reading recap: october 2017

I know I say this every month, but wow this year has flown by. Again, again, again almost all my reads were on audio. What can I say, I like to be told a story while I’m drawing.

  • How to Win at Feminism … Reductress
  • A Colony in a Nation … Chris Hayes
  • The Awkward Thoughts of… (audio) … W. Kamau Bell, read by author
  • I Know I Am, But What Are You? (audio) … Samantha Bee, read by author
  • Chernobyl 01:23:40 (audio) … Andrew Leatherbarrow, read by Michael Page
  • Black Mass (audio) … Dick Lehr and Gerard O’Neill, read by various
  • Bitch Planet, Book Two … Kelly Sue DeConnick with Valentine De Landro
  • The Secret History (audio) … Donna Tartt, read by author
  • Dear Ijeawele (audio) … Chimimanda Ngozi Adichie, read by January LaVoy
  • It’s Up to the Women (audio) … Eleanor Roosevelt, read by Suzanne Toren
  • The New Jim Crow … Michelle Alexander
  • The Iceman (audio) … Anthony Bruno, read by Bronson Pinchot

I am proud of myself sticking pretty well to my goal of catching up on blog posts. I’m saving my review of The New Jim CrowBitch Planet 2, and A Colony in a Nation until after I meet up with Anthony, my fellow reader and partner in crime in our Best Friends International Book Club, to discuss in person in a couple of weeks.

My favorites of the month were definitely The New Jim CrowA Colony in a Nation, and The Awkward Thoughts of W. Kamau Bell. I really enjoyed getting back into mafia books with Black Mass and The Iceman.

Next month I’m going back home to the States for a visit, and I’ll be bringing with me on paperback The Glass Castle and Killing Pablo. I have a books on my Libby app, True Story and Patient H.M. (audio) and Katy Tur’s new one Unbelievable (ebook). I’m also bringing home What Happened for my mom to read. And I’ve downloaded Stranger Things season 2 and a bunch of other videos to my iPad Netflix app. Why am I always so concerned I’ll be lacking in entertainment choices on flights and trips?? LOL!

monthly recap image

the iceman

As you know if you read me here, I’m fascinated by American mafia culture. Right now, I’m working on a drawing of Paulie and Chrissy from The Sopranos. I thought Anthony Bruno’s The Iceman would be a perfect companion to listen to while I work, and it was! From Goodreads:

At home, Richard Kuklinski was a dedicated suburban family man; on the street, he was the Iceman, a professional hit man and lethal scam artist, a man so heartless he kept one of his victims frozen for over two years to disguise the time of death. His personal body count was over one hundred, but the police couldn’t touch him. Then undercover agent Dominick Polifrone posed as a mobster and began a deadly game of cat and mouse. The Iceman chronicles Kuklinski’s grisly career and exposes his murderous double life.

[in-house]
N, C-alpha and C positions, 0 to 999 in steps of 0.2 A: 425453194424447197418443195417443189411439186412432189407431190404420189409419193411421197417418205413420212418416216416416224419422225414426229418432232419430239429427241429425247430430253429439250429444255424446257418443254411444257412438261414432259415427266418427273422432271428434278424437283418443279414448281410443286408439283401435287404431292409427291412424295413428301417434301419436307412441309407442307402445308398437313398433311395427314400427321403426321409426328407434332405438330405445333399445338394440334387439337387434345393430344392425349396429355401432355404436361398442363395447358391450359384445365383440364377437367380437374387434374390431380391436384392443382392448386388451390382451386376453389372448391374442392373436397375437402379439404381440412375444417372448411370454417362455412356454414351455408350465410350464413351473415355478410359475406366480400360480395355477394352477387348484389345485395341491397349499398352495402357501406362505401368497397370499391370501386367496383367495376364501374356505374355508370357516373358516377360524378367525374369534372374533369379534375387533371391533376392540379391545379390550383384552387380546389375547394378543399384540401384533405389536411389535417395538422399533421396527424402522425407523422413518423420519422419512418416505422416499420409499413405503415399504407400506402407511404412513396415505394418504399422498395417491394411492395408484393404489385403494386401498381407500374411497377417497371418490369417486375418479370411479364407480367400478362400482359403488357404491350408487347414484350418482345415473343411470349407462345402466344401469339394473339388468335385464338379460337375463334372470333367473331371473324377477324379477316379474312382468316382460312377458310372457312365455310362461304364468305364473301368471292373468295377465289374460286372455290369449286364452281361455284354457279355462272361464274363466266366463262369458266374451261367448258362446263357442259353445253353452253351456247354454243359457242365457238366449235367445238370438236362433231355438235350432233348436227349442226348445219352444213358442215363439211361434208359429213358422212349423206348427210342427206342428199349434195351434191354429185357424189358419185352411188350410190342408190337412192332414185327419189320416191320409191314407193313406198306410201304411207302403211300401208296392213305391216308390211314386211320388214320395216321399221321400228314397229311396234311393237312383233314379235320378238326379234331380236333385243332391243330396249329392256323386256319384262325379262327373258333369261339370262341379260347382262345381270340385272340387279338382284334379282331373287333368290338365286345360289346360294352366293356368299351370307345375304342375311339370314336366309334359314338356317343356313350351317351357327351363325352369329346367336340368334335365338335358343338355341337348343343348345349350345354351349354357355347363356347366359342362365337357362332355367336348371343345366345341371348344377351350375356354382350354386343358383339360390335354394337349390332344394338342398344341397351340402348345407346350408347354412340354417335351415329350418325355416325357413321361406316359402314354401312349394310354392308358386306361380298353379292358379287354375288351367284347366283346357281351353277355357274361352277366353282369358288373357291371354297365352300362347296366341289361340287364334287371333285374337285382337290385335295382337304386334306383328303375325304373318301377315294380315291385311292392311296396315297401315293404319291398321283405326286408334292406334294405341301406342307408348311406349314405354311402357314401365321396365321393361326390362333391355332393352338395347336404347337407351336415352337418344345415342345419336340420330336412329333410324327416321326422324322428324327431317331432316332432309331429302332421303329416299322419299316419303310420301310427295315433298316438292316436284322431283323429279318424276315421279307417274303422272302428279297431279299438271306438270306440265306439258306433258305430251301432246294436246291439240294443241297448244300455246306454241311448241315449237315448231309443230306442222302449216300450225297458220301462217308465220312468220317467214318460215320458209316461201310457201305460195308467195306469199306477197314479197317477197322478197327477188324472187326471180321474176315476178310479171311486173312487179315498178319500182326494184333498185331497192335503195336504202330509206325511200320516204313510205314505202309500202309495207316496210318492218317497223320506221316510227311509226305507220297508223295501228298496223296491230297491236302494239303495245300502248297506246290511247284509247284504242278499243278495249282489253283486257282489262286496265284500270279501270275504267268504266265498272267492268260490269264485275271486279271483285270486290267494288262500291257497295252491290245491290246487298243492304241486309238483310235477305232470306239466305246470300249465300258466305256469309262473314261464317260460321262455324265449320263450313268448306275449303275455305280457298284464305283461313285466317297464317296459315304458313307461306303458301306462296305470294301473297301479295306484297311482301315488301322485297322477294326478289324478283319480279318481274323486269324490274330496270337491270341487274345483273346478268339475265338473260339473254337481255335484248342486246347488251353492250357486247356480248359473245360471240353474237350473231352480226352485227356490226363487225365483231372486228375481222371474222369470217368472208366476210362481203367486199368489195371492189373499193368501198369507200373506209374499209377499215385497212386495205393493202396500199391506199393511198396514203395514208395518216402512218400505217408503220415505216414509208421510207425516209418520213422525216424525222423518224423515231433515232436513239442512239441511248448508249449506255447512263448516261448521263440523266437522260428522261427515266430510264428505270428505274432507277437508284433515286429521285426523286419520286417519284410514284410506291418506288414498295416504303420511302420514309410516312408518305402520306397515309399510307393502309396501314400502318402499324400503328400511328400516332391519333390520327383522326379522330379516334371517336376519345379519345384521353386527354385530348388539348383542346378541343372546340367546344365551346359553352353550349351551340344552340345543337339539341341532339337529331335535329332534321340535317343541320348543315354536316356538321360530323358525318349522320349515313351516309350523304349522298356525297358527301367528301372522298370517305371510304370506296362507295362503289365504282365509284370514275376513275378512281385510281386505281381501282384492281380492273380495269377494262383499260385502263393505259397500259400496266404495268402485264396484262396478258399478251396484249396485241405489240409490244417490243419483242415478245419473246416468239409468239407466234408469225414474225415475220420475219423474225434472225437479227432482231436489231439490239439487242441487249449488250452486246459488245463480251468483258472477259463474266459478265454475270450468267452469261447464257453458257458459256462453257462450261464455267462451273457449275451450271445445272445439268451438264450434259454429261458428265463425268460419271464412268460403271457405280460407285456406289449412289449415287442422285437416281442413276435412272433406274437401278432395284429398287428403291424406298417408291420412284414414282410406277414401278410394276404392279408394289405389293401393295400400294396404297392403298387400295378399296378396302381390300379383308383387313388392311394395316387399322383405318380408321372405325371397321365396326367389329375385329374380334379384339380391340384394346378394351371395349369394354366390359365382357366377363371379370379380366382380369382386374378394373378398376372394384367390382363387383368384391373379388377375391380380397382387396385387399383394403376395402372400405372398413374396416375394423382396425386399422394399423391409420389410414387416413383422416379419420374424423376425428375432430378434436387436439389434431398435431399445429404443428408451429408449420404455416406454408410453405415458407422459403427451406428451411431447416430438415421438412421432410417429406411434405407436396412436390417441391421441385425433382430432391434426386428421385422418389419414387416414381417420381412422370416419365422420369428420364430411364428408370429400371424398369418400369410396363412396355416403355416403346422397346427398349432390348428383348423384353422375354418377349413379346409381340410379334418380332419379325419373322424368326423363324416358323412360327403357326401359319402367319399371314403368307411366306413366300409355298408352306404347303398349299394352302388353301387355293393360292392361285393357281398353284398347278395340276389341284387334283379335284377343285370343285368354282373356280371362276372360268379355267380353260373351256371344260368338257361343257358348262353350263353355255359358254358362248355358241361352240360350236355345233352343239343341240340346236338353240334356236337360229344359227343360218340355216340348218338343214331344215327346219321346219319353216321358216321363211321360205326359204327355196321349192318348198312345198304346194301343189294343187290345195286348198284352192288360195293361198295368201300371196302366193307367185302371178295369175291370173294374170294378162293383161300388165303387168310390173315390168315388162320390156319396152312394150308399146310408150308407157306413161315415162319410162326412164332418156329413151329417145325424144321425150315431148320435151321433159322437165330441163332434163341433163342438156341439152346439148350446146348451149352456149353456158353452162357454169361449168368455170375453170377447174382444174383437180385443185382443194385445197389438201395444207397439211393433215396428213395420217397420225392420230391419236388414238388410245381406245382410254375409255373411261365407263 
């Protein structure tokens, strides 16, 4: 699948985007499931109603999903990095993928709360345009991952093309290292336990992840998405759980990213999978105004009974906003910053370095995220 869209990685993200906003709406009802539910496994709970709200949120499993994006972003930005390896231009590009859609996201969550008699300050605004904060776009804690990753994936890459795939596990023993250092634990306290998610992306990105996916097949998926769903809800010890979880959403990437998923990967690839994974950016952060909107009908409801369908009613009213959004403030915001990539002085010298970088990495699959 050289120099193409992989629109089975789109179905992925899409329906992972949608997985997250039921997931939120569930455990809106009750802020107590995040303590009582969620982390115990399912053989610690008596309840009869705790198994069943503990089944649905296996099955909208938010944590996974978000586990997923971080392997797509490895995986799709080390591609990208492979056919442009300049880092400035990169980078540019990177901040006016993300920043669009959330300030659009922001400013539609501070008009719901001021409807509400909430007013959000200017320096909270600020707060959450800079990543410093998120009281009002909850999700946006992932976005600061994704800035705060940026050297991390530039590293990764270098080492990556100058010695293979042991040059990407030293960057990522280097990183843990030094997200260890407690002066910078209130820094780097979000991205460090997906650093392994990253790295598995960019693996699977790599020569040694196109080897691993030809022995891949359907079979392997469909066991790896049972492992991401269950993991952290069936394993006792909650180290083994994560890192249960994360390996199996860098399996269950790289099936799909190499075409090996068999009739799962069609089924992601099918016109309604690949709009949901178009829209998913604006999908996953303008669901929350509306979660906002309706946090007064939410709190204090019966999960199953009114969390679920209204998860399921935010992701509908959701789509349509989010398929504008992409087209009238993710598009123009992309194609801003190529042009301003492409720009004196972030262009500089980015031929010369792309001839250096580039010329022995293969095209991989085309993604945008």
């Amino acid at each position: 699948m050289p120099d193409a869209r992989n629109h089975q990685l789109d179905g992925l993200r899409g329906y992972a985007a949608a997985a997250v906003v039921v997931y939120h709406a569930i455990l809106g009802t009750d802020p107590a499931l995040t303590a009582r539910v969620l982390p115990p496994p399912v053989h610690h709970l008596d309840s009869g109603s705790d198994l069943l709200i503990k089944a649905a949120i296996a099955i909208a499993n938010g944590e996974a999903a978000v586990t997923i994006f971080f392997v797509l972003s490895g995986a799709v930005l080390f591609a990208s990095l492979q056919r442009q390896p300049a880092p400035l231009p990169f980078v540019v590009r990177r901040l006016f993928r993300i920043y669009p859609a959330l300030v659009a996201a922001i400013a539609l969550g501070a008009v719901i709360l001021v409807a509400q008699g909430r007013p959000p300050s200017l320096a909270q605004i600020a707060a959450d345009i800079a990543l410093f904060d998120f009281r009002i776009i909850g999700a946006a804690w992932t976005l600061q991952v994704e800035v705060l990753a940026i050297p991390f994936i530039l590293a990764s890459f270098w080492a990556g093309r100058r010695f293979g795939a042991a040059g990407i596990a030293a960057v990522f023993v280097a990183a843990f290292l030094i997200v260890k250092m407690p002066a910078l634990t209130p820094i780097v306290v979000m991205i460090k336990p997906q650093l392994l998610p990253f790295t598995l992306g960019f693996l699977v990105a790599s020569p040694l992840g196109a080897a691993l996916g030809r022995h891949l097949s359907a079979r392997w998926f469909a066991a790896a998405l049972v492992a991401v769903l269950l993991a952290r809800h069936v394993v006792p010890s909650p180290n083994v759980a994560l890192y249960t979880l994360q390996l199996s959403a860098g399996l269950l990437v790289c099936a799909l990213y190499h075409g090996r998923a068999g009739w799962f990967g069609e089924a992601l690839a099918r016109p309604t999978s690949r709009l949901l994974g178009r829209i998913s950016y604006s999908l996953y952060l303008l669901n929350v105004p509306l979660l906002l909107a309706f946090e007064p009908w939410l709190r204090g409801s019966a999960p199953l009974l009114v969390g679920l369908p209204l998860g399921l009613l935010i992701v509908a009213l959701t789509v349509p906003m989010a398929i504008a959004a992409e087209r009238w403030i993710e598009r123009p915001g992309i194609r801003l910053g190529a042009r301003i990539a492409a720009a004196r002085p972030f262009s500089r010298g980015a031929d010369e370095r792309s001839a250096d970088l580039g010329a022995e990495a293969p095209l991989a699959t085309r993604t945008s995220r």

Kuklinski had a terrible, abusive childhood, the violence of which obviously followed him into adulthood. This book doesn’t cover it (and I’m no doctor), but he must have had some sort of untreated mental illness, too, from the descriptions of his wild mood swings; his wife said she never knew when he’d fly into a random fit of rage. I found it interesting that Kuklinski wasn’t like other mob guys you hear about—he was not a womanizer, he didn’t dabble in drugs or gambling. His killings were gruesome and horrifying, and the sheer impassivity he displayed regarding his actions and taking another human life is chilling.

The Iceman definitely scratched my perpetual true-crime itch for the time being. I thought about reading Philip Carlo’s book on Kuklinski, also titled The Ice Man but after his lackluster writing in The Butcher, I think I’ll just stay with Bruno’s book. This was a fast-paced, engaging read, even if at times towards the end some information was repeated. I think I have seen the 2012 film starring Michael Shannon (I’d have to see it again…) and now I definitely want to watch The Iceman Tapes documentary, where Kuklinski himself is interviewed on film.

Listened to audiobook in October 2017.

mini-reviews: psycho, deviant, and the monster of florence

It’s almost Halloween! I love watching scary movies all month and reading spooky books to get me in the mood, even if I don’t actually do anything on the 31st (except, of course, have a Simpsons “Treehouse of Horror” marathon 🙂 Here are three books on serial killers I listened to on audio this year:

I’ve been enjoying classics lately on audio, so I went with Robert Bloch’s seminal horror novel Psycho last March. Thanks to the iconic Hitchcock film, you all know the story: Woman skips town with a wad of cash from work, ends up at Bates Motel, where she meets Norman Bates, whose secrets go deeper and are more upsetting than some stolen money. She’s never heard from again, and her boyfriend and sister go looking for her. Even though this was short and I knew the plot already, Psycho is still a tight, suspenseful read that has quite a bit of depth left out of the movie. Bloch was inspired by the capture of Ed Gein (see below). It’s very short—just over five hours on audio—but it packs an intense punch. [Listened to audiobook in March 2017.]